Obscure Getaways: Remote Beaches to Visit this Summer

Wake up and seas the day!
by | April 18, 2017

[row] [whole buffer=”0″]

The Philippines is blessed with a lot of beaches. But the problem is finding one that you can enjoy all to yourself this summer. Looking for a spot that’s remote and raw? These beaches may be a bit more challenging to get to than the usual party beaches of Boracay, Bohol or Batangas, but they’re definitely worth seeking out.

Here are just a few of the most beautiful and remote bucketlist-worthy beaches you can find around the Philippines.

[/whole] [/row] [row] [whole buffer=”0″]
Cibang Cove, Calayan

A post shared by Travel Up (@travel.up) on

Calayan is really special. The peaceful town in the Babuyan Group of Islands in the Cagayan region north of mainland Luzon is home to some of the most pristine and unspoiled beaches in the country. Cibang Cove is an isolated spot with white sand, where you can camp on the beach. Hike up to Nagudungan Hill to and get a stunning view of the coast.

Getting here is no easy task as it requires a 12-hour land trip to Claveria and a rough five hour boat ride on open seas of the Babuyan Channel.

Morong Beach, Sabtang Island

A post shared by Travel Up (@travel.up) on

While Batanes remains on the bucket list of many travelers, the prohibitive cost of airfare is the first factor preventing hordes of tourists from making it a crowded tourist destination. The northernmost province’s most famous beach is Morong Beach (also known as Nakabuang Beach) in Sabtang Island, which is only accessible by a boat ride from Batan Island. The most prominent feature of this beach is Nakabuang Arch, a small natural rock arch formation on the beach that has become an icon of province.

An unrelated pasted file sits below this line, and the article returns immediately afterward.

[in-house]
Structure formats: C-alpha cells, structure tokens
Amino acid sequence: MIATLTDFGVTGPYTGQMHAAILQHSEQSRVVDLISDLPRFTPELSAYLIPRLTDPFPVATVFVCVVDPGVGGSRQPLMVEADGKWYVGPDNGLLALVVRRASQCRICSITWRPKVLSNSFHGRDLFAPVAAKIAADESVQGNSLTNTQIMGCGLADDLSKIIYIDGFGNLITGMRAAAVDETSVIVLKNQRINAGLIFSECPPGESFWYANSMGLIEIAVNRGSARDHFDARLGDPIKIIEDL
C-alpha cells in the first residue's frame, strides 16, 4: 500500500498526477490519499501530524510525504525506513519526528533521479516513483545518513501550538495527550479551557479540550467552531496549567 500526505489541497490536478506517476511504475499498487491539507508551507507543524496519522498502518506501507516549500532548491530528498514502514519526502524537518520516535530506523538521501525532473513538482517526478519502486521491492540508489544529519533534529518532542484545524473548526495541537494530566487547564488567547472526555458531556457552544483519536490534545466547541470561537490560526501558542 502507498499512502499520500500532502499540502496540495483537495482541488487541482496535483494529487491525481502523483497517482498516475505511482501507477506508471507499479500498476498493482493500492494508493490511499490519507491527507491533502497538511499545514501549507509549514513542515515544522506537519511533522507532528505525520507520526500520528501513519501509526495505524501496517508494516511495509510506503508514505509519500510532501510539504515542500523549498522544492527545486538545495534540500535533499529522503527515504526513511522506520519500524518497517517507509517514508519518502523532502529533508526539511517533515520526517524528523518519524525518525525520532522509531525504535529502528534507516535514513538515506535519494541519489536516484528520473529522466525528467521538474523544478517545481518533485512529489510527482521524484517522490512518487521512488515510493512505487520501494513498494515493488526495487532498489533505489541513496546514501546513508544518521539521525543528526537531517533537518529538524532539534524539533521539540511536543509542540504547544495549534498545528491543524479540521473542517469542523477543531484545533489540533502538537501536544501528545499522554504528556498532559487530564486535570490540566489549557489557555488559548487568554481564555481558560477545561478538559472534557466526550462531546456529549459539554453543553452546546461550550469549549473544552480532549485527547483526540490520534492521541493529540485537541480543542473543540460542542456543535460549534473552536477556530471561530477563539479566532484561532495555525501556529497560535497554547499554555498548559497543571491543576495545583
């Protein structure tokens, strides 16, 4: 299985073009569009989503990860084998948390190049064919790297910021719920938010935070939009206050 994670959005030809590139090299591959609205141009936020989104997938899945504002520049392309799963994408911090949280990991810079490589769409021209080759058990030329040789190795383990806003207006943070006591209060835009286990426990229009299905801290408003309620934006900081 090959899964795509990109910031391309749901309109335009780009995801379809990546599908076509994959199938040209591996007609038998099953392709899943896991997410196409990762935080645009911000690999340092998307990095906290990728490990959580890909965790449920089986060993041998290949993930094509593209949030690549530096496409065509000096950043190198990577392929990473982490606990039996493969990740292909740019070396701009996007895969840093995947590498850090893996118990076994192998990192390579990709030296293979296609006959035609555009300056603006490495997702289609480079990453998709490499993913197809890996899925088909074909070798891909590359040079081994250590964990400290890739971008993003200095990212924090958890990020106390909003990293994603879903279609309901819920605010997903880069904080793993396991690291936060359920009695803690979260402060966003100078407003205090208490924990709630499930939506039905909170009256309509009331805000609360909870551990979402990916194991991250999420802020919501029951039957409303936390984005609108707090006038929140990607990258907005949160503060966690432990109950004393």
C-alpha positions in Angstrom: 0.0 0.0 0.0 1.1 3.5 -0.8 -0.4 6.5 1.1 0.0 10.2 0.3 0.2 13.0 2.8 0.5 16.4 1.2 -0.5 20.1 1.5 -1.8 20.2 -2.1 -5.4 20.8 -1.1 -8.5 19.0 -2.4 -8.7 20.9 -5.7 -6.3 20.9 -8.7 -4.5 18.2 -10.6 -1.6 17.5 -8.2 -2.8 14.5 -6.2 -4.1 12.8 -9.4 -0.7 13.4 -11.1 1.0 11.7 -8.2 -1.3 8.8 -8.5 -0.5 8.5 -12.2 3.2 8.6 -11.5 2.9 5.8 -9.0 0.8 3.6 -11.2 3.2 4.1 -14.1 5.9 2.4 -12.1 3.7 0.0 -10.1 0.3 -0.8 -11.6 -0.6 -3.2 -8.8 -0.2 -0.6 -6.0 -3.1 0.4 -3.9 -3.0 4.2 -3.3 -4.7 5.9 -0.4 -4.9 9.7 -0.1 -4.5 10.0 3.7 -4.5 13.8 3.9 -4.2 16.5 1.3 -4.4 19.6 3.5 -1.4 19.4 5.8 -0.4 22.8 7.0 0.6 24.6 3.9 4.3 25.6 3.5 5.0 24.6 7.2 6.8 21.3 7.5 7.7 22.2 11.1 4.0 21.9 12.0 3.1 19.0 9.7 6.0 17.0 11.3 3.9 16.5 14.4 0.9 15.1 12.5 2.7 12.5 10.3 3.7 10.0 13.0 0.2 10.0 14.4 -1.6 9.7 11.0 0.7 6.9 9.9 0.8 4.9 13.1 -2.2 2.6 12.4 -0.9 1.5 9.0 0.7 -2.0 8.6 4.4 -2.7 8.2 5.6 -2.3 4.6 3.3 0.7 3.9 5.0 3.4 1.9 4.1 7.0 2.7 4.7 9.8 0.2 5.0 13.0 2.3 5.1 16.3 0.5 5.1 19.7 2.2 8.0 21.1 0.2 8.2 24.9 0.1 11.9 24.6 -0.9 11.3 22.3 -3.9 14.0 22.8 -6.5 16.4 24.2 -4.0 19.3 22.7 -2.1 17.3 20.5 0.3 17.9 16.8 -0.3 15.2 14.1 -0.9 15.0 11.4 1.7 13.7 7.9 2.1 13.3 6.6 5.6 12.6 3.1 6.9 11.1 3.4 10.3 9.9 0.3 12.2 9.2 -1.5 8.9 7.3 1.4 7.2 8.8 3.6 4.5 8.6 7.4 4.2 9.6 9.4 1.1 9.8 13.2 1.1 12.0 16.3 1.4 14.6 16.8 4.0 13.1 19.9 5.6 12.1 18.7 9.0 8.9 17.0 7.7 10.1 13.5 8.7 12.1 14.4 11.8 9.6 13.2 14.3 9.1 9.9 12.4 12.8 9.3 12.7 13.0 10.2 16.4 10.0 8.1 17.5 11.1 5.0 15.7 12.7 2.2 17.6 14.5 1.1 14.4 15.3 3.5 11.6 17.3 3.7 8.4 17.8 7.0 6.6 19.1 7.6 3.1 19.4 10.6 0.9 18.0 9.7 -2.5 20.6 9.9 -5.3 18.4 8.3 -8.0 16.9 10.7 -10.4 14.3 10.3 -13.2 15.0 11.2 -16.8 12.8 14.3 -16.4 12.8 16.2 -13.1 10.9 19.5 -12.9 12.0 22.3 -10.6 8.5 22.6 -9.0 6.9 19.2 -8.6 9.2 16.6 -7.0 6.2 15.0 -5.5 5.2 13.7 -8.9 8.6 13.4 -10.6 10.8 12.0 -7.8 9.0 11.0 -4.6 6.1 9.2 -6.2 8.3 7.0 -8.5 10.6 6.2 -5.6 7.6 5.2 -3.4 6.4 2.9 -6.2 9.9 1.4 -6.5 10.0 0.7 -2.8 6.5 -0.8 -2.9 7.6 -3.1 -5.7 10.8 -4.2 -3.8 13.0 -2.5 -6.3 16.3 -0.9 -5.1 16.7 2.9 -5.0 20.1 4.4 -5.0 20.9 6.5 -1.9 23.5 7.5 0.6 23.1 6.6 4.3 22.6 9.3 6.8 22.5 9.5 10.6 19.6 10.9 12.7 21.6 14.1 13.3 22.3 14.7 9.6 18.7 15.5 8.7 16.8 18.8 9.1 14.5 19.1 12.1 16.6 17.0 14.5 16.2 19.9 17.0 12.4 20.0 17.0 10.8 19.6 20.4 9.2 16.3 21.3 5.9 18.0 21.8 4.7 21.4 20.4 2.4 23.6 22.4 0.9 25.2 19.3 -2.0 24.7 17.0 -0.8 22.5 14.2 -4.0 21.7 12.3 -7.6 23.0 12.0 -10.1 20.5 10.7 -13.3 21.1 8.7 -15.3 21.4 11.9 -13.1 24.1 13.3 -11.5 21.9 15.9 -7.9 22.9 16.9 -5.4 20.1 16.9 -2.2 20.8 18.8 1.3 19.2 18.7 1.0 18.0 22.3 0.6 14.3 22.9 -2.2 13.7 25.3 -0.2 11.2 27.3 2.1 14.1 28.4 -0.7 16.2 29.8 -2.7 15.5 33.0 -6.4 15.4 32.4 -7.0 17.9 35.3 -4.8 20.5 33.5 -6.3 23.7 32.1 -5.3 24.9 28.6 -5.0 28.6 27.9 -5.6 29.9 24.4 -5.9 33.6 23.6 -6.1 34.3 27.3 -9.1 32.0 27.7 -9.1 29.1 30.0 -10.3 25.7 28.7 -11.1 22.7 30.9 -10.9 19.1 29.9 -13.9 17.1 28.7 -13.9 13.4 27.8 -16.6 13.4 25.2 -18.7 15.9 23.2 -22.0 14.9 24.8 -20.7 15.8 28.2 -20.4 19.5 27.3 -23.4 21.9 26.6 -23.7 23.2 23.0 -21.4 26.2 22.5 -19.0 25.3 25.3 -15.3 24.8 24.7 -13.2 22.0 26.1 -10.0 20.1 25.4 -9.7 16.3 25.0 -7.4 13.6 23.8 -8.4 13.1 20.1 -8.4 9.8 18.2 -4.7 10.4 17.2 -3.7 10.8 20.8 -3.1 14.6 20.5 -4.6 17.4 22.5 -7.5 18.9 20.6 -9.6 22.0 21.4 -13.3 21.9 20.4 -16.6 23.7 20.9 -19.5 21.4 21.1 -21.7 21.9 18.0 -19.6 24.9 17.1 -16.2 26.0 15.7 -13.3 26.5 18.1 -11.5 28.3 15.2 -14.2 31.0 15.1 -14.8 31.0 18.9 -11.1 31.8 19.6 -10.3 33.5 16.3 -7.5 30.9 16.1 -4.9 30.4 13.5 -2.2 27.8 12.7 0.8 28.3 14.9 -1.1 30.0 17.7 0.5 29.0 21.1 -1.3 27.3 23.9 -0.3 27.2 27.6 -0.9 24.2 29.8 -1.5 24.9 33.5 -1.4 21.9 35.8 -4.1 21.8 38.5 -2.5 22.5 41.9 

Palaui Island, Cagayan

Located off the northeastern extremity of Luzon Island in Cagayan, Palaui Island’s remote location is only reachable by braving roller-coaster like waves, and this has kept it largely preserved. Unlike more popular tourist beach destinations near the metro, chances are it will be uncrowded when you visit.

While island-hopping, you can visit Cape Engano and trek up to a historic lighthouse or bask on Anguib Beach, with its creamy white sand beach and sparkling waters.

Jomalig Island, Quezon

While it’s becoming more popular as tour agencies have started offering package tours here, Jomalig Island remains a remote escape for weekend warriors looking for a back-to-basics camping experience. Jomalig is one of the smallest and farthest island municipalities of the Quezon, famed for its golden sand beaches and agoho pine trees.

Getting here requires a three-hour long land trip to Real and a five to six-hour long boat ride passing through Lamon Bay, a large body of water connecting the southern part of Quezon province to the Pacific Ocean.

Catanaguan Island, Caramoan

Caramoan in Camarines Sur is known for its beautiful islands and the white beaches scattered on the coast. However, many of these are popular among day trip visitors and can get quite crowded during summer months. One of the more isolated spots that don’t see a lot of tourists is Catanaguan or Katanawhan Island on the southeastern side of Caramaon.

Visits were previously restricted due to filming of Survivor and only a few tourist boats go out of their way to visit this island. On one side of the island is a little sandbar connecting to a rocky hill where the waves meet in the middle.
[/whole] [/row]

Kara Santos is a freelance writer and photographer. When not on the road or motorcycling off somewhere for the weekend, she’s leveling up her experience points in the latest PlayStation RPG. Read about her real-life and virtual adventures on her blog Travel Up.

Post a Comment